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Navigating Cambodia’s Foreign Policy in the Context of Great Power Rivalries

ISSUE 2019
No 04
Release 24 April 2019
By Dr. Leng Thearith

Executive Summary

  • While the US-China trade war has had little impact on the Cambodian economy, the kingdom has at times encountered political pressure from great powers, especially the US.
  • The EU’s concern about growing Chinese influence in the region has strained EU- Cambodia relations, particularly with the possible withdrawal of the Everything But Arms preferential trade treatment from the kingdom.
  • China-Japan rivalry has brought economic benefits for Cambodia.
  • China-ASEAN contention over the South China Sea may put Cambodia in an awkward position at times.

The world is increasingly becoming a theatre of power competition between ‘the West’ and China, placing great pressure on small states such as Cambodia. As a small state with limited capabilities, the kingdom finds itself with limited space to advance its national interests amidst this rivalry. Cambodia experiences pressure from US-China, EU-China, Japan-China and ASEAN-China rivalries, of which the US-China and EU-China rivalries have the most notable impacts on Cambodia. The kingdom needs to know how to diplomatically manoeuvre in a flexible manner so as to maximise its national interests and mitigate negative impacts.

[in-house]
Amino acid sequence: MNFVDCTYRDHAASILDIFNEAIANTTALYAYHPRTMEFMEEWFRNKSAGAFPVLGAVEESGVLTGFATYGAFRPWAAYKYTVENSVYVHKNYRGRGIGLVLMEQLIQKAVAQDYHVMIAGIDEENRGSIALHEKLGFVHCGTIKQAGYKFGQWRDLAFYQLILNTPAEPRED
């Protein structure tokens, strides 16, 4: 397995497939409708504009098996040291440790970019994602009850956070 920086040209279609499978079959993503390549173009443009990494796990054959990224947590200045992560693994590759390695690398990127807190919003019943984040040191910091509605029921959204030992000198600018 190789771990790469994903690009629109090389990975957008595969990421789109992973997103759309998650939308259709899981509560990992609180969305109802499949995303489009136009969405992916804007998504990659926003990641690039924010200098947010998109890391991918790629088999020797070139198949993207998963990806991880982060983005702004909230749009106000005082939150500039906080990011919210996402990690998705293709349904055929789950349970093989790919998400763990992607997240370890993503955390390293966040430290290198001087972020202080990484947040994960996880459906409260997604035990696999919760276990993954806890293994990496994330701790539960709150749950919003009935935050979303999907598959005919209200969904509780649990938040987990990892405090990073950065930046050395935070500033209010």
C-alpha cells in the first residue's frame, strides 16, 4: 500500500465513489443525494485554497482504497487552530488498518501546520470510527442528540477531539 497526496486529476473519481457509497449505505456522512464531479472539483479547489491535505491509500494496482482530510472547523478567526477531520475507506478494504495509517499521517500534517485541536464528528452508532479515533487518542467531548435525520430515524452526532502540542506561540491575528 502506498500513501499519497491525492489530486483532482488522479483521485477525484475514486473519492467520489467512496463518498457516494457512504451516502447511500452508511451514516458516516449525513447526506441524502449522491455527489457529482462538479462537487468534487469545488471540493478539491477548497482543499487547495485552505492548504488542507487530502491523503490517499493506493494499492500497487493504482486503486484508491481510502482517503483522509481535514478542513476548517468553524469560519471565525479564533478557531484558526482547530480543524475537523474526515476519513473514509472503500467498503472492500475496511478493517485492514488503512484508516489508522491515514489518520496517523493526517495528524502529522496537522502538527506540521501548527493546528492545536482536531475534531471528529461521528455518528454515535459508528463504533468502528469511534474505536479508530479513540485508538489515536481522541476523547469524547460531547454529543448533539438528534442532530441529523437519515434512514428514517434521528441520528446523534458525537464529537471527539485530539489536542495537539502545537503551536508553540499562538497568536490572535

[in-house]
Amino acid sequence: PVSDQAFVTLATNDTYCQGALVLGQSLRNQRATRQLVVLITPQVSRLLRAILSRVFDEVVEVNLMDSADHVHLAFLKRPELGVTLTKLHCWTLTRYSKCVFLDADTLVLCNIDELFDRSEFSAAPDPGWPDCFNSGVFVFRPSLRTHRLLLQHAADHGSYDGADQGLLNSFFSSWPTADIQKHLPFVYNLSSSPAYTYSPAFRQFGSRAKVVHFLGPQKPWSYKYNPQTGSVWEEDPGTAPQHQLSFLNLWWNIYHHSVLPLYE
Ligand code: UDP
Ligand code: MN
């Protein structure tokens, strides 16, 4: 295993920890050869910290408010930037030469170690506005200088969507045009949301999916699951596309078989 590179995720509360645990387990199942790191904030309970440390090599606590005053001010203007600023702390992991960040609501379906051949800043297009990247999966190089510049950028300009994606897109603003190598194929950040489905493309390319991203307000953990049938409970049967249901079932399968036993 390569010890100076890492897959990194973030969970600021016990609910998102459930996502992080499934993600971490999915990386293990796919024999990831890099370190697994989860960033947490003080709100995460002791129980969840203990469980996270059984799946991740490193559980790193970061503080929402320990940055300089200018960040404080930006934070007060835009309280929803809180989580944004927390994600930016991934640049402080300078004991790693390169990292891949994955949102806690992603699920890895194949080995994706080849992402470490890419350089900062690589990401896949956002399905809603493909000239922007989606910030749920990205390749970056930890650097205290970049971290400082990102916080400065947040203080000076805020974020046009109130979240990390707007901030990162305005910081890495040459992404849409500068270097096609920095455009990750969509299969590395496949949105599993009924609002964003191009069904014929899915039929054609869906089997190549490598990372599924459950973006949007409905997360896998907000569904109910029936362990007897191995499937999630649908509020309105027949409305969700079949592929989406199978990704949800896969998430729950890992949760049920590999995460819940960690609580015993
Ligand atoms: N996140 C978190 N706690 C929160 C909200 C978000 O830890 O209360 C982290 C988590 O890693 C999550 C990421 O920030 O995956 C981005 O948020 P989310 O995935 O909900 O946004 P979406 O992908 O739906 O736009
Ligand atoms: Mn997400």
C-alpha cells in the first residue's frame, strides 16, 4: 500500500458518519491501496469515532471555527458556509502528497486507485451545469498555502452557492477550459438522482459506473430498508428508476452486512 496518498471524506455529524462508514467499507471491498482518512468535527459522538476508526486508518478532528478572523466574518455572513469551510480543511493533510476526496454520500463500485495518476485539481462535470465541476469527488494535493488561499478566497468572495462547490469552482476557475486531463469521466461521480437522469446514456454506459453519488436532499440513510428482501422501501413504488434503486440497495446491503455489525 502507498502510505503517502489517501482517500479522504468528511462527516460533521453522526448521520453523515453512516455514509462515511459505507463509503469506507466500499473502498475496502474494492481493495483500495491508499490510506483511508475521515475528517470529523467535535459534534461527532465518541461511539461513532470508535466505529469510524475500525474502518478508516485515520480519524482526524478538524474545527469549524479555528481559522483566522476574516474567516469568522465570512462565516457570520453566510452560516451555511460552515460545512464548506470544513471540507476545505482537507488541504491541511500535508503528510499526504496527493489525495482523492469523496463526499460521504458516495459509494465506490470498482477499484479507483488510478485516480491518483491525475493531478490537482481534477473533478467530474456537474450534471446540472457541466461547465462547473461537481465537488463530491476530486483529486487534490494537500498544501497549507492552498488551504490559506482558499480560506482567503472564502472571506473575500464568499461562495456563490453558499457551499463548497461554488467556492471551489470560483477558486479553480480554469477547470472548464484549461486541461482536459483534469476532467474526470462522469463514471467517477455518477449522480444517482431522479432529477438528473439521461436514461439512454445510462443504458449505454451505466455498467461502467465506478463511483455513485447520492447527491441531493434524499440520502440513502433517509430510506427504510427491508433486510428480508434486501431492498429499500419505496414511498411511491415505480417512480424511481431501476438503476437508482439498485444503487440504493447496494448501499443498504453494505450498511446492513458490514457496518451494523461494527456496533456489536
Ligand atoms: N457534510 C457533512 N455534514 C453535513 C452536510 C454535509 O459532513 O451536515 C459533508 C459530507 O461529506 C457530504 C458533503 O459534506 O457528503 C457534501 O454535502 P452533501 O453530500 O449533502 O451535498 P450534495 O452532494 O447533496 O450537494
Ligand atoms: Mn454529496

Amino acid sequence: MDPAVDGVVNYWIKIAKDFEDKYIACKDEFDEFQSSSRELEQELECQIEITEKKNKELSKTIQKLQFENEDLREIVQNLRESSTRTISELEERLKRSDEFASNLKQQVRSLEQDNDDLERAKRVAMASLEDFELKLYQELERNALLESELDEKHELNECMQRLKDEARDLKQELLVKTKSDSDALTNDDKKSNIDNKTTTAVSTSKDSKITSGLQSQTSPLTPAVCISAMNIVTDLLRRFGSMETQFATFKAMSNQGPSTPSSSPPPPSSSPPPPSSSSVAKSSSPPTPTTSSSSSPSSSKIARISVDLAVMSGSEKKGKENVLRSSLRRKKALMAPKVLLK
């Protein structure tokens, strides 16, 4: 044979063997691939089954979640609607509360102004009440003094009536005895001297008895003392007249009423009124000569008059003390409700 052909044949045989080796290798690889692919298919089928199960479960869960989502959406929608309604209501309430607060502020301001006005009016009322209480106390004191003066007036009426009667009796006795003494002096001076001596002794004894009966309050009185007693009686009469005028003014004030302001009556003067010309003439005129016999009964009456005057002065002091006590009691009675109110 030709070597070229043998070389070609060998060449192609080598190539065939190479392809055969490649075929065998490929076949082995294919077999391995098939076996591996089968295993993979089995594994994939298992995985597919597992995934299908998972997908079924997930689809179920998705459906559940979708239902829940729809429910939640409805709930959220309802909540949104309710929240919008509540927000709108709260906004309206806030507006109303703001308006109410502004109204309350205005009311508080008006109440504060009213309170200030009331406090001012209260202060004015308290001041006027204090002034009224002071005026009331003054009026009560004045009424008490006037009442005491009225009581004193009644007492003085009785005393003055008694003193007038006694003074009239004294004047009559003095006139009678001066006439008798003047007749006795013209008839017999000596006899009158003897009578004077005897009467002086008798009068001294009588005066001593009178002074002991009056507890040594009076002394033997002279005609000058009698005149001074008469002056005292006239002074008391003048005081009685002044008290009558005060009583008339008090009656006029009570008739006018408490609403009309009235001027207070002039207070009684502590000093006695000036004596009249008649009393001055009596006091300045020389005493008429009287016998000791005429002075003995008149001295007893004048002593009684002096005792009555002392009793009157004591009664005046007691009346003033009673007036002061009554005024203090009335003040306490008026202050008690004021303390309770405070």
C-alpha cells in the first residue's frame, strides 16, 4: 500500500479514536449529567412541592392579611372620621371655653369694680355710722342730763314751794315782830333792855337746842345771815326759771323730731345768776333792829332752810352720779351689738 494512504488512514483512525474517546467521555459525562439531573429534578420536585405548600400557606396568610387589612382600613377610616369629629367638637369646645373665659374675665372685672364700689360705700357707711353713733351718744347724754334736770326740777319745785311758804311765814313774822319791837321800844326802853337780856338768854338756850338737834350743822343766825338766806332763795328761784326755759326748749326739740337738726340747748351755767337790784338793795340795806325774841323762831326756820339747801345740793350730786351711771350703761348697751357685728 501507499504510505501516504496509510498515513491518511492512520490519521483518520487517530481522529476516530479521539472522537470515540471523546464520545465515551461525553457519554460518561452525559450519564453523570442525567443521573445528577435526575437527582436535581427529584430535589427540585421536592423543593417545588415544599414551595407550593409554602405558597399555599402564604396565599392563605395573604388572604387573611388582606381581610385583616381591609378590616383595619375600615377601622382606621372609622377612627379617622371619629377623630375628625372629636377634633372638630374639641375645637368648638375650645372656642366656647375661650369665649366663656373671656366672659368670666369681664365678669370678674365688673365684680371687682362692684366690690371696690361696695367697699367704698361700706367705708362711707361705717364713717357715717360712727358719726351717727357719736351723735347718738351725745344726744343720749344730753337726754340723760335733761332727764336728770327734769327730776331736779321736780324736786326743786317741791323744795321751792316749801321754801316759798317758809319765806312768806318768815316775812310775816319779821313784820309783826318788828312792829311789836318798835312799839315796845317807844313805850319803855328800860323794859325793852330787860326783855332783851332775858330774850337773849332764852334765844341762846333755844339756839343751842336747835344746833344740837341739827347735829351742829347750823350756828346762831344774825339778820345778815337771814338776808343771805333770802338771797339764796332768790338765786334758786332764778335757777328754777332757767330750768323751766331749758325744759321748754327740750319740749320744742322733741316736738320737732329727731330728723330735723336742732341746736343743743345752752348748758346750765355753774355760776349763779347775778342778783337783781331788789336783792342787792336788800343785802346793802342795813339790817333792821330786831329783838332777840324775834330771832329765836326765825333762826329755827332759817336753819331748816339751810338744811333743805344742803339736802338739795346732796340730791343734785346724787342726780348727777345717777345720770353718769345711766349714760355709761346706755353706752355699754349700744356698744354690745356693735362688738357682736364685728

The US, under Donald Trump’s presidency, has aggressively contained China on two fronts; trade and geostrategy. In terms of trade, Washington has imposed US$250 billion worth of duties on Chinese imported products since July 2018, while China imposing US$110 billion worth of tariffs on American goods in retaliation. This trade war has significantly impacted Southeast Asian enterprises with supply chains with China. Electronic producers are among those that have suffered from this trade war. Conversely, some Southeast Asian states may benefit from the trade war, as manufacturers could shift production from China to the region. In the case of Cambodia, direct consequences of the trade war are yet to be felt, as the kingdom’s primary export destination is the EU.

Although suffering less from the US-China trade war, Cambodia has felt significant impacts from US- China geostrategic competition, especially over the South China Sea. While China has upgraded its military capabilities in the South China Sea, the US has intensified its military activities to secure freedom of navigation in the region. Cambodia faces potentially being drawn into this competition, especially with the US wanting the kingdom to express a clear position over the issue. It could also face other consequences arising from being unable to articulate ‘anti-China’ statements. The US’ imposition of visa restrictions on Cambodian government officials in 2017 illustrates this, as it was partly driven by Cambodia’s acquiescence to China’s position on the South China Sea. The EU is also concerned about China’s growing domination in Southeast Asia, particularly growing ‘Chinese-backed authoritarianism’.